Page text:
By Diane E. Lykes, LCSW
A group of friends are sitting around a table at the local coffee house talking about the elusive and often misunderstood thing called LOVE.
Julia has just shared with her friends that she and her husband have decided to get a divorce. She feels a great deal of hurt and bitterness and wonders whether she will ever marry again. She has decided that most men cannot be trusted.
Brendan indicates that women are a puzzle to him. He wonders why each time he meets a woman and thinks he has fallen madly in love, all of her baggage emerges.
Caitlin listens to her friends with a compassionate ear but cannot relate to them in the slightest. She just knows that she has found “the one”. After two intense months with her new boyfriend, she is certain that they will live happily ever after.
Holly is the veteran of the group. She has been married for 10 years. There have been many good times, but there have also been some frustrations and sacrifices. However, she and her husband are best friends and they are committed to their life together. Holly knows more about love than her three friends…she knows that love is a verb.
We live in a culture that reinforces the idea that true love is a blissful state of union between two people who were meant to be together. Many people strive to find “the one” or their “soul mate” and often times move through many relationships in a quest to find their perfect match.
Popular culture’s myths can be dangerous for relationships today. The lyrics of songs we hear, as well as television and talk shows, provide a confusing picture of what we should expect from relationships.
Just look at all the celebrities who tell the world that they have found their soul mate only to read a few years later (or a few months, for that matter) that they are involved in a bitter divorce and battling over custody of their children, assets, etc.
How can two people who are so in love wind up in divorce court a short time down the road? How is it possible that by the end of the seventh year of marriage every other marriage will end in divorce? And when these divorced individuals remarry, there is a 70 percent chance that this second marriage will also end in divorce.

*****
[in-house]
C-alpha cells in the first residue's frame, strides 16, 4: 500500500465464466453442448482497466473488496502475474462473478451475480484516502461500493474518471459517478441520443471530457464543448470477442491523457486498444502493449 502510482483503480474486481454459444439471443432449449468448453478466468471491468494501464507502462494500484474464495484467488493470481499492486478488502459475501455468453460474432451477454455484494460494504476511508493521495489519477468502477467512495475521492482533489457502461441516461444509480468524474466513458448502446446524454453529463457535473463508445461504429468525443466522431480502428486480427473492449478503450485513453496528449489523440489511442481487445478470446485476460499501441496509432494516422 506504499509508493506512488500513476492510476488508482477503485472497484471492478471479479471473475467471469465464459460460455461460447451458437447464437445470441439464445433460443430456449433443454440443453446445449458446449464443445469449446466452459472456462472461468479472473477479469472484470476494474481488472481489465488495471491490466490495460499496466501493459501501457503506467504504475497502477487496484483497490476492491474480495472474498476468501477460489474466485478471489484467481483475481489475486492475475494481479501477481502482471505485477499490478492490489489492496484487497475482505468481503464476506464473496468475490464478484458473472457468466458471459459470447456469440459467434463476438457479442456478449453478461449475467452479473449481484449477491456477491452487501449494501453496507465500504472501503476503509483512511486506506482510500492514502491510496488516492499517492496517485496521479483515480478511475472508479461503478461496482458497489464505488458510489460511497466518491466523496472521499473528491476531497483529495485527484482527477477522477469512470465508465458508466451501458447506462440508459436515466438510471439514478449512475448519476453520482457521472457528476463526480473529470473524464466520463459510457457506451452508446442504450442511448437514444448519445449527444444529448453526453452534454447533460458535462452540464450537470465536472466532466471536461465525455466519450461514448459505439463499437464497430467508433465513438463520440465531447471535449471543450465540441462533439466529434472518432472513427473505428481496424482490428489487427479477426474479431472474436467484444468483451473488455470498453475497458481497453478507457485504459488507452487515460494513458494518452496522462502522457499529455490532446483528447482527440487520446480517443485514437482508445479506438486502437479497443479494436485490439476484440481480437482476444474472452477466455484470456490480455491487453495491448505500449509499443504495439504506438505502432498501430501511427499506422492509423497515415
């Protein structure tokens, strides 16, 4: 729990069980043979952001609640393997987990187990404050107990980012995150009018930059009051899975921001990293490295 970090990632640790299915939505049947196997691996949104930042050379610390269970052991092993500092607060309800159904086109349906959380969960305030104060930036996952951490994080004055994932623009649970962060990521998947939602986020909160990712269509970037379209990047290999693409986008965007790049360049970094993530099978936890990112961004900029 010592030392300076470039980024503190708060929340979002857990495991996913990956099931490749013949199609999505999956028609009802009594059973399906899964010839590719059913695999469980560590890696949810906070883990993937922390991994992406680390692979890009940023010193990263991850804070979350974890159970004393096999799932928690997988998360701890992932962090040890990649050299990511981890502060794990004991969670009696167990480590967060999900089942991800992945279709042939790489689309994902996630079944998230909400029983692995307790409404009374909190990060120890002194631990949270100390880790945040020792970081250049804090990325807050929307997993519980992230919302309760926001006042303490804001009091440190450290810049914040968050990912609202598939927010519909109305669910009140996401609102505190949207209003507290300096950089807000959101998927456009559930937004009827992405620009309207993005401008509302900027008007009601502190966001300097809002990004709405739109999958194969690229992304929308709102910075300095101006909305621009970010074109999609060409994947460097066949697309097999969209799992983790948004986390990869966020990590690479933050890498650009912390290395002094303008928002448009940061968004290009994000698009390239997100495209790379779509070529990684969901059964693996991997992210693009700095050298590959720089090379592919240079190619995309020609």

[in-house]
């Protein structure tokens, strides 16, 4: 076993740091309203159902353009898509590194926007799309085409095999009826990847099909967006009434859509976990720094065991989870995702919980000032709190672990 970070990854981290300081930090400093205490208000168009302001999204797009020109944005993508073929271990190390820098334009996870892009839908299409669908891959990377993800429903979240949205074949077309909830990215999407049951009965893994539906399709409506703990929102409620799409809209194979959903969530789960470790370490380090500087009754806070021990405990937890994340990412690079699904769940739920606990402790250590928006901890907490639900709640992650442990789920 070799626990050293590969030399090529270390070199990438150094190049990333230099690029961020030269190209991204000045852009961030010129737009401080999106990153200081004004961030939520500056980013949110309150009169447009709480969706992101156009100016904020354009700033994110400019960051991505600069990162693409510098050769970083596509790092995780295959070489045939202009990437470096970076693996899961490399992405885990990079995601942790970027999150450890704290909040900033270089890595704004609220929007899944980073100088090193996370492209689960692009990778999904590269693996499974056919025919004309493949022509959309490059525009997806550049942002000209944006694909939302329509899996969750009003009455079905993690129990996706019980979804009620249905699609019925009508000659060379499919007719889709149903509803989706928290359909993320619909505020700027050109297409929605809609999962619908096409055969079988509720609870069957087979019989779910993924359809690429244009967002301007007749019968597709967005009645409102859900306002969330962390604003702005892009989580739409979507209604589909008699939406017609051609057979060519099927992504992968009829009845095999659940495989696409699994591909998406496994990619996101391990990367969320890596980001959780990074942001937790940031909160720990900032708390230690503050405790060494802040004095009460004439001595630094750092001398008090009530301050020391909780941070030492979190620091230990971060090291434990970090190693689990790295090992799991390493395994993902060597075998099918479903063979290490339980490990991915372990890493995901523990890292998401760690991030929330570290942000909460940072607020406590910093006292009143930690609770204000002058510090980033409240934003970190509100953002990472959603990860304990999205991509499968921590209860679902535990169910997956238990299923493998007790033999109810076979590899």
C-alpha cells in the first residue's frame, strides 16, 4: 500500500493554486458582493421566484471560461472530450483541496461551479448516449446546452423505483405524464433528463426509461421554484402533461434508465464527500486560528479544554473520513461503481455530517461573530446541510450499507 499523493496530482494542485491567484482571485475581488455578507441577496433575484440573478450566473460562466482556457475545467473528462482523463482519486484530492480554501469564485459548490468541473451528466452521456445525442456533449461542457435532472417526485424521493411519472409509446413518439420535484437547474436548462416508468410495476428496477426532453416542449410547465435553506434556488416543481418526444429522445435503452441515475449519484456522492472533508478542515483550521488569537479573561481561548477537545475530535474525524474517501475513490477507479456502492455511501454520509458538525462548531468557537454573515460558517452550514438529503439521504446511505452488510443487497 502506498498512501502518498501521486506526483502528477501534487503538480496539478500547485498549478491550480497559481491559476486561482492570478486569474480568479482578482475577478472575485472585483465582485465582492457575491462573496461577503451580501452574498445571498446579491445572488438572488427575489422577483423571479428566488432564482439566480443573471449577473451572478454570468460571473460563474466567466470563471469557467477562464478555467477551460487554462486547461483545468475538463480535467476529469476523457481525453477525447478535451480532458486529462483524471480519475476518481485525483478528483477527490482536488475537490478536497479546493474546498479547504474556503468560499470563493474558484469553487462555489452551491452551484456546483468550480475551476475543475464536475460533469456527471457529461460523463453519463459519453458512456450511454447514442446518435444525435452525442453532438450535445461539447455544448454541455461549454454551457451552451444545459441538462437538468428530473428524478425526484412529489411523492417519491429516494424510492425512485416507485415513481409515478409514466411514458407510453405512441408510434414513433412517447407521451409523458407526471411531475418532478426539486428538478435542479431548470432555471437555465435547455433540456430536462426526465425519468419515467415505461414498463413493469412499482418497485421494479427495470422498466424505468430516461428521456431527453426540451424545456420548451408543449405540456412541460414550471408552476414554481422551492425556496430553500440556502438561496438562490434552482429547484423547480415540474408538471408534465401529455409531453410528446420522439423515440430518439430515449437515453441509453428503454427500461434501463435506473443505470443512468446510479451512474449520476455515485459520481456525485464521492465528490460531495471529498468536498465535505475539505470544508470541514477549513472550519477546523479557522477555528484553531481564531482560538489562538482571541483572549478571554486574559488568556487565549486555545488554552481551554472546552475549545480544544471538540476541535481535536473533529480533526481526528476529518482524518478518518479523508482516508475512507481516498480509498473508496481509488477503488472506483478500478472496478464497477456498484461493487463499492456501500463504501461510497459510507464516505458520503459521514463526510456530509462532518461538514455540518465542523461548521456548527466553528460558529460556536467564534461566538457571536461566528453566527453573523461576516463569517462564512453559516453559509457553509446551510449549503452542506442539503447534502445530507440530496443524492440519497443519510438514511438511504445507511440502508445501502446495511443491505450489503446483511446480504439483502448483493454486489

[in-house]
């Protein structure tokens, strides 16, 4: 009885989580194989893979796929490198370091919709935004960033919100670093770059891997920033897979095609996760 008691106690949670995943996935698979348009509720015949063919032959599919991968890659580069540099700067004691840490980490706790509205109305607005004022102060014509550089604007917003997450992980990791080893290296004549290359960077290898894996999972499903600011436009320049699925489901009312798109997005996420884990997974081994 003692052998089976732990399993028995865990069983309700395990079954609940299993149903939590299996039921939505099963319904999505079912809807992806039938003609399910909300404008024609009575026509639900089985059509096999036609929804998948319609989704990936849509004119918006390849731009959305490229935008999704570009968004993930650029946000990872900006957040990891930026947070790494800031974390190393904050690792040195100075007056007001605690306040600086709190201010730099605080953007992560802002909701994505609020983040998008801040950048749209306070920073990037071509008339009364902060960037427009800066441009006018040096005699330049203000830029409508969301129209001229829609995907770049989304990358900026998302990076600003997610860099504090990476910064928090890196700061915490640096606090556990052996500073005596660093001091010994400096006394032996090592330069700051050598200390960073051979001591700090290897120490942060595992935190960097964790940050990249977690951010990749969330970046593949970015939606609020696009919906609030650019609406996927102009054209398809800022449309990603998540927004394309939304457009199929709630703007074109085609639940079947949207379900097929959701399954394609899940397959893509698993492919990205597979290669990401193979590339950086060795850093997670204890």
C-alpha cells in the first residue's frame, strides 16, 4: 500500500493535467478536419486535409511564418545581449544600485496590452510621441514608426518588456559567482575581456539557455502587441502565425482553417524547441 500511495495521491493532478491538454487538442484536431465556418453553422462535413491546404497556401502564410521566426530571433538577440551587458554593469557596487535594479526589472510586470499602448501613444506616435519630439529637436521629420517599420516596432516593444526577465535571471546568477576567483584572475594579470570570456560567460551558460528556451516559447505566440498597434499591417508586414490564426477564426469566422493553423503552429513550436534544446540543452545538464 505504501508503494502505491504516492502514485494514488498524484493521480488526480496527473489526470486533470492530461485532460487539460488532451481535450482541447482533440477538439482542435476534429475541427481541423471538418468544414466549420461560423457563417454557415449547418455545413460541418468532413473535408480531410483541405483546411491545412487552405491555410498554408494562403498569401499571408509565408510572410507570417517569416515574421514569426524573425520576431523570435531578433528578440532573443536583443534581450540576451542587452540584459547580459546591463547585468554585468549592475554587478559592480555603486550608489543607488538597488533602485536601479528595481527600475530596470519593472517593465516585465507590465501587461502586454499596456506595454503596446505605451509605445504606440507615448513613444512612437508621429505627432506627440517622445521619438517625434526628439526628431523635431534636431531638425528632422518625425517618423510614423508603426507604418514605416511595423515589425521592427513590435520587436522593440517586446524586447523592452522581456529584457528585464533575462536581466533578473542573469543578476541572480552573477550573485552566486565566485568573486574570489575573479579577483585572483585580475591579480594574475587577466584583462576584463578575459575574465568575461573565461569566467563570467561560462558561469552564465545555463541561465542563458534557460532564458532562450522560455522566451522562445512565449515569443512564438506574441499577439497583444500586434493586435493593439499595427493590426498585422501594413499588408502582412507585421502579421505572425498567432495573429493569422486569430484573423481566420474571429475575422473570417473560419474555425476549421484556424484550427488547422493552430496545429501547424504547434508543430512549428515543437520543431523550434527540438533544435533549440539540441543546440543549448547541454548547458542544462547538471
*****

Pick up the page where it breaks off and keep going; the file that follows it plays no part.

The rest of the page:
Below are some of the myths that surround love, and tips on what produces long-term happy relationships.
Myth # 1: Relationships should not be a lot of work.
Relationships require a good deal of attention, nurturing and even hard work. Couples will often report in marriage counseling sessions, “If it has to be this hard then it’s not worth it.” In fact, the reverse is true. If partners are working hard on themselves and the relationship, the fruits of their labor will be a better union.
It is also important to understand that each person brings to the table their own beliefs from their family of origin. Prior to getting married couples should discuss the expectations they have for the marriage. For example, who will control the money, which religion will take precedence, how will duel careers be managed, where will vacations be spent and even which families they will see for the holidays.
In discussing these topics, couples begin the real work of a long-term commitment, rather than living the romantic (and false) assumption that “love will conquer all”.
Myth # 2: A great relationship is a peaceful one
The healthiest couples argue, and it is not a sign of weakness in the relationship. Most experts agree that instead of focusing on how often you argue, worry about how you argue.
John Gottman is renowned for his extensive research on predicting behaviors that will lead to divorce. He studied more than 650 couples and found that the key to a marriage’s success is being caring and respectful friends in the face of disagreements.
Unhealthy marriages are characterized by one partner attacking the other’s personality and character, rather than the issue. In addition, partners who become defensive or walk away during a conflict are more likely to have problems in the future